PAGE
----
Having spent many years in deep sexual frustration, I can identify with men who miss women's signals. I know I was one of them. Was being the operative word, at least most of the time. So, I'll pass on some fruits of my experience.

First, all people, regardless of gender, are individuals. This means that previous experience may or may not apply to your current romantic interest. My early romantic experiences left me with no definable pattern. Which led to more confusion and withdrawal. In time I learned that while women do have a consistent pattern of sexual signals, it takes a while to figure out what it is, and the pattern may not apply to your current interest. Like everything else to do with people, women have tendencies but no absolute rules. I have been out with women who touched you constantly, but had no interest in smooching. I have dated others who kept their arms around themselves, but were secretly dying for me. ( I learned this from her best friend-- turns out she was just as scared of screwing up as I). I have been rejected for not making an aggressive pass, and berated for trying too hard. So, if a boy meets someone a bit outside the norm early, he can end up really confused.

The other problem is getting turned down. It's natural, and most women do it politely, if you're polite to them. But girls, particularly in your school years, may reject a boy with deliberate cruelty. So a guy who hasn't figured things out yet, and has had a couple of bad or strange experiences can end up downright petrified. For many young men and boys, asking a girl out, or even walking up to say hi, requires making a leap of faith. Odds do not a apply, this is like tossing a coin and each and every trial has no relation to any of the others that have gone before it. So a boy may have to make not just one leap of faith, but many consecutive leaps until he develops the confidence and instincts required to relax.

One thing I had to learn the hard way is that everyone gets turned down once in a while. Even rock stars and Sean Connery. Sure, Tommy Lee got to boff a few famous women. Lots more have turned him down, and none of my ex-girlfriends would have given him the time of day. The truth is no matter who you are, there is no guarantee that the person you desire at the moment will desire you. That works both ways. I think most of us have experienced an unwelcome crush. Becoming a couple is a mutual choice. Which means you can get turned down for any reason or no good reason at all. Getting turned down doesn't mean you're ugly, or nasty. It isn't a product of having a good line or anything. It just happens. Heck, I was once turned down because she really liked me. Her feelings made me emotionally dangerous, which can be a real problem if the woman has been abused. When you deal with individuals, any outcome is possible.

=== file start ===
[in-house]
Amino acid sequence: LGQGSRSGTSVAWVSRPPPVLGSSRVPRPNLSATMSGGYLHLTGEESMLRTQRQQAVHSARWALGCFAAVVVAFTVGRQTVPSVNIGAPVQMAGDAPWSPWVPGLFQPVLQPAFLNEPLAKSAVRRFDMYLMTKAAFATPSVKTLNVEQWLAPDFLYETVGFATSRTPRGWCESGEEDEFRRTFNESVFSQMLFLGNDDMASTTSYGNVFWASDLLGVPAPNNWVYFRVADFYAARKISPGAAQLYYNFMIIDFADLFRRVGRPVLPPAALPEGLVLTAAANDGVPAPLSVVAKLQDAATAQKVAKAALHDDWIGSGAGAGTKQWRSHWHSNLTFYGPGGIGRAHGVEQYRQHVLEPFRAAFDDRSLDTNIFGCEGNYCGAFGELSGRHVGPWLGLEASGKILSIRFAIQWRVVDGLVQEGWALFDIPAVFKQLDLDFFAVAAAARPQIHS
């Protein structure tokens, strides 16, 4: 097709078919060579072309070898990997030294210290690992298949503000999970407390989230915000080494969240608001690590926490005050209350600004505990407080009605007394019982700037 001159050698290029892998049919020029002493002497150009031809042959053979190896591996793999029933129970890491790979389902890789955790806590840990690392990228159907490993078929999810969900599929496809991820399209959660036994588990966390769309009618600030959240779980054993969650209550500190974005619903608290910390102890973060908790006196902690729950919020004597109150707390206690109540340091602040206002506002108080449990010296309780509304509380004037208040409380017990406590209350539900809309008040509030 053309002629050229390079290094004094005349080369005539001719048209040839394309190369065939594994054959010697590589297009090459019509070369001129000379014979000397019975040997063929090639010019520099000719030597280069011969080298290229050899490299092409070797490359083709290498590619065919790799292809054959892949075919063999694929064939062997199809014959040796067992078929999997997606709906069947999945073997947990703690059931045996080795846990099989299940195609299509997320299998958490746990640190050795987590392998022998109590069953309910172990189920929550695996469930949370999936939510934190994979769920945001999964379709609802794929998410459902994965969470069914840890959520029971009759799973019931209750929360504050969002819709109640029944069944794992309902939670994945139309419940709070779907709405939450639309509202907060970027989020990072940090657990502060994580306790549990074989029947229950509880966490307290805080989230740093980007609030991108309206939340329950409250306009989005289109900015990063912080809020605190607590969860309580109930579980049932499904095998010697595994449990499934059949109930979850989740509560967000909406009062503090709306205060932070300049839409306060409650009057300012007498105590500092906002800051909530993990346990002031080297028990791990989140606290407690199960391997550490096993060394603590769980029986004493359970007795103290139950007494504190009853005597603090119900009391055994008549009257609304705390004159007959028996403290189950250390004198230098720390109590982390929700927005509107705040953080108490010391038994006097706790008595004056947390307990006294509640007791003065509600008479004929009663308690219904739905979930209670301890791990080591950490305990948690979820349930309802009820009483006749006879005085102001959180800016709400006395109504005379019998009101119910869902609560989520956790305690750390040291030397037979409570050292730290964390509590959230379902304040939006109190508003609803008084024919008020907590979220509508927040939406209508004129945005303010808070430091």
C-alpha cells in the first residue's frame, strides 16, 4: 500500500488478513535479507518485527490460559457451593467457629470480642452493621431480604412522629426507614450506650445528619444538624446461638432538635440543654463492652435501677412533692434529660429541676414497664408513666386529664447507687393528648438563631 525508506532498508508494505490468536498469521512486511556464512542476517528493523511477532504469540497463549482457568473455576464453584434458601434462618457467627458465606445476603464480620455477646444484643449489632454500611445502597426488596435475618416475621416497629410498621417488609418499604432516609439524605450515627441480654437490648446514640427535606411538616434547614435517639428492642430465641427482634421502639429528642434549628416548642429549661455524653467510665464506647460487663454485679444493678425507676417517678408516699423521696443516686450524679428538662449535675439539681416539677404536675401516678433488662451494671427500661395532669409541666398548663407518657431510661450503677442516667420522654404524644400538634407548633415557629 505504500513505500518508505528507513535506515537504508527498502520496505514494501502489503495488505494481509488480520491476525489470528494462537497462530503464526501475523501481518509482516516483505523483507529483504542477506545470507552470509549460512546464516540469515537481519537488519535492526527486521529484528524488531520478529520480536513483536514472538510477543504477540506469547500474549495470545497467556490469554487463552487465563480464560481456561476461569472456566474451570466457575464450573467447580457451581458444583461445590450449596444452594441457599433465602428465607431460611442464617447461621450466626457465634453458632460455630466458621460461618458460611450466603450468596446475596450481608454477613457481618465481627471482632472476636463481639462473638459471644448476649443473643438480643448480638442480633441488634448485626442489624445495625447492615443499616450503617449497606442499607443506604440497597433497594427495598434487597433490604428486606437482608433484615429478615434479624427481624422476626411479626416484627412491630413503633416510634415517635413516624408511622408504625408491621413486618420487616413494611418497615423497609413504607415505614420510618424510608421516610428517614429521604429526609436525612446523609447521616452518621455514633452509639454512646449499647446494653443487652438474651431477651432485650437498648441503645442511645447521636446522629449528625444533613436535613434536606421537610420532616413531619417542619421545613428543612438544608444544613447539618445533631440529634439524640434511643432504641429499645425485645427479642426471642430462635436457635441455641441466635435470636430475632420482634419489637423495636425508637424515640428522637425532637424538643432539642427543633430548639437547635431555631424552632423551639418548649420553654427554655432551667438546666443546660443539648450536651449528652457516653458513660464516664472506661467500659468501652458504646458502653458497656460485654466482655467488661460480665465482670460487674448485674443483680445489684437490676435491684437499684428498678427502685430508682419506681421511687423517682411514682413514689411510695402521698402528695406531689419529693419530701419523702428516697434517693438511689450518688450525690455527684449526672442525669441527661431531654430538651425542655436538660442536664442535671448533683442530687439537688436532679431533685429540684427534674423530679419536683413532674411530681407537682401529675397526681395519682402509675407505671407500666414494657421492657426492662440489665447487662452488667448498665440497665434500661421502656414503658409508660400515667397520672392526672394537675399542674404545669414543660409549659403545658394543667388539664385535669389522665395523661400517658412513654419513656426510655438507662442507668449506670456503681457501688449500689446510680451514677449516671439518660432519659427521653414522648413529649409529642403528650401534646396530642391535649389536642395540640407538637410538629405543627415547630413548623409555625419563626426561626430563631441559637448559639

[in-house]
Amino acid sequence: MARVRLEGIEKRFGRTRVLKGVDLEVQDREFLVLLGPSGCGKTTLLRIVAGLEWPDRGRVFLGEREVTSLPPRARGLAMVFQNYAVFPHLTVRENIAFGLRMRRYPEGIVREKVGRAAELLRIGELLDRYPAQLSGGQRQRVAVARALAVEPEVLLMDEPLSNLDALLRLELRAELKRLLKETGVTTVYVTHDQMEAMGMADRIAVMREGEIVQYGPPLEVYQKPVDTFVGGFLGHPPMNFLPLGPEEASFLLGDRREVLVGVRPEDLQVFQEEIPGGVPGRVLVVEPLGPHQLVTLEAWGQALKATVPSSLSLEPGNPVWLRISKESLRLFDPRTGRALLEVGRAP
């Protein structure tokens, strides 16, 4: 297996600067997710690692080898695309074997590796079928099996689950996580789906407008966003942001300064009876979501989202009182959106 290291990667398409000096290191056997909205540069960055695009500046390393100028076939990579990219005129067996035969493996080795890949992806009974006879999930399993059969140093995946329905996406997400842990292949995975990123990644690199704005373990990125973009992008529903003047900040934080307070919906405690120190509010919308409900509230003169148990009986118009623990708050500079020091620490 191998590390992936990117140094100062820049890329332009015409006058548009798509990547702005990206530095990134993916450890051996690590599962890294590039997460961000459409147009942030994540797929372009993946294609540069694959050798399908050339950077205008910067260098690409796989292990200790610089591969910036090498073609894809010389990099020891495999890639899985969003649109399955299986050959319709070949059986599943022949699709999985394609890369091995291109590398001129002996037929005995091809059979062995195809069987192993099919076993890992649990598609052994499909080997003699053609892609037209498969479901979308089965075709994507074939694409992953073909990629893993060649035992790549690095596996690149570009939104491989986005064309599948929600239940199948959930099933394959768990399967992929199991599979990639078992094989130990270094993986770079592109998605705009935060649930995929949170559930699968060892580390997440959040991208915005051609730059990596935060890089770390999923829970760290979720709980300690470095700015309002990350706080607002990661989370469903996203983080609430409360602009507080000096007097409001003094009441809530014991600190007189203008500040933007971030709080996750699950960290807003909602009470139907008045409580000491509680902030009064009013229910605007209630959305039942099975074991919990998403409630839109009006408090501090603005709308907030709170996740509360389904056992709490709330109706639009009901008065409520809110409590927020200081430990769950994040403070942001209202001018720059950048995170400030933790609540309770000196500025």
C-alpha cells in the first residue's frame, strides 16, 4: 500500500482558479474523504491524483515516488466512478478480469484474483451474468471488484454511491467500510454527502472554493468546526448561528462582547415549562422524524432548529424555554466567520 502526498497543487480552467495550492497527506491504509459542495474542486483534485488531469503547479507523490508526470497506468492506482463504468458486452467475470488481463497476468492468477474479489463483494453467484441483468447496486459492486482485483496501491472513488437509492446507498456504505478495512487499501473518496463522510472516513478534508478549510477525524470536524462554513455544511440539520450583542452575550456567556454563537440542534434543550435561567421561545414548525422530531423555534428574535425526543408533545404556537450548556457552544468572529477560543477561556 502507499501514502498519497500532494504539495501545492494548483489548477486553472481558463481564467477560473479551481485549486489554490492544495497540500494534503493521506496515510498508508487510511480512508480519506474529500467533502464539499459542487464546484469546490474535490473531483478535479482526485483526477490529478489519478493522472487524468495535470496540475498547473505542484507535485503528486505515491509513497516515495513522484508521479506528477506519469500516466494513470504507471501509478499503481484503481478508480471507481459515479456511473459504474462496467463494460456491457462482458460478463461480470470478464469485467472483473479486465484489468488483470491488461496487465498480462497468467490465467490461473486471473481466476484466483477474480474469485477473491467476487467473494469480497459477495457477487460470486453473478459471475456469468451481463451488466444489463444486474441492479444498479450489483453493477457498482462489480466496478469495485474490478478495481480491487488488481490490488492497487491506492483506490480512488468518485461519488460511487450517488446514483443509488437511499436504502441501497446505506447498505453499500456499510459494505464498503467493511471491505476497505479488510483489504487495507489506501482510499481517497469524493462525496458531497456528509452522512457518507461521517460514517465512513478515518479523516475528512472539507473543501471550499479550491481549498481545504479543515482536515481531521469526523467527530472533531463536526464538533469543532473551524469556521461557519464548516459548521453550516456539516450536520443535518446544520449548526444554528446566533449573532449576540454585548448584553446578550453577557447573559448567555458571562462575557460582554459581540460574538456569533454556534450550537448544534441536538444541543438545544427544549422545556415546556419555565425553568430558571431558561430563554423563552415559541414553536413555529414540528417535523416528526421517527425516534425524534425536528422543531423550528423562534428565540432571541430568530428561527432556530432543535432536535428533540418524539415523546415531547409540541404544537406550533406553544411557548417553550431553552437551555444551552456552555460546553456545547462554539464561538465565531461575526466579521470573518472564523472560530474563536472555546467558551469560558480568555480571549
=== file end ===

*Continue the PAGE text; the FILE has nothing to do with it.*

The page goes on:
So, if getting turned down really says nothing about you, therefore you have literally nothing to lose. Okay, so someone looks just perfect right now. And she said no. Well, if there are five billion people in the world, that means you have a couple billion others out there. In other words, keep trying.

Don't worry too much about being ‘smooth’. Smooth comes from relaxation. If you aren't relaxed you can't be yourself. One thing that helped me was to try and take the pressure off myself in the type of early dates I scheduled. Ask someone you like to a 'pre-date', say lunch or a drink after work or class. An hour or two together, no pressure, a situation where even a good night kiss is unlikely. Since you know you aren't getting any in advance, there's no reason to worry about it. And if you're attracted, and it's mutual, you both will figure it out. The experience makes asking for a ‘real date’ easier.

You don't have to be perfect. Real life isn't like the various Seduce and Destroy seduction systems so wonderfully parodied in the film Magnolia. There is no one system. You can make mistakes. In fact you will make mistakes. Mistakes come from being human. Just pay attention, and try to learn. Everyone makes mistakes, the key is not to see them as disasters. They're potential lessons. if you don't get out and make some mistakes, how can you learn from them? Anyone who really likes you won’t turn against you because of some minor faux pas.

One good reason to start out asking a lot of people is that we often don't know what kind of person we really like. Many times, the person who works for us isn't the person we think we ought to be dating. The person you want to date is the person you enjoy spending time with the most, and you think 'cute'. You should be friends. And if you decide you like them, it's okay to mention it. Once. And directly, because most people are not the Amazing Kreskin. If they say no, back off and pretend nothing happened. Don't bring it up again, or stop spending time with them. You've told them, so the ball's now in their court. If they change their mind, they'll let you know. But don't wait around for them either. Bitter experience teaches that carrying a torch only makes your right arm tired.

Romance can be a serious thing, but it doesn't work if you start out that way. It's a natural outgrowth of ordinary relationships. Ask people out in a way that minimizes the pressure on yourself. Dating is one area where Don’t worry, be happy is the right attitude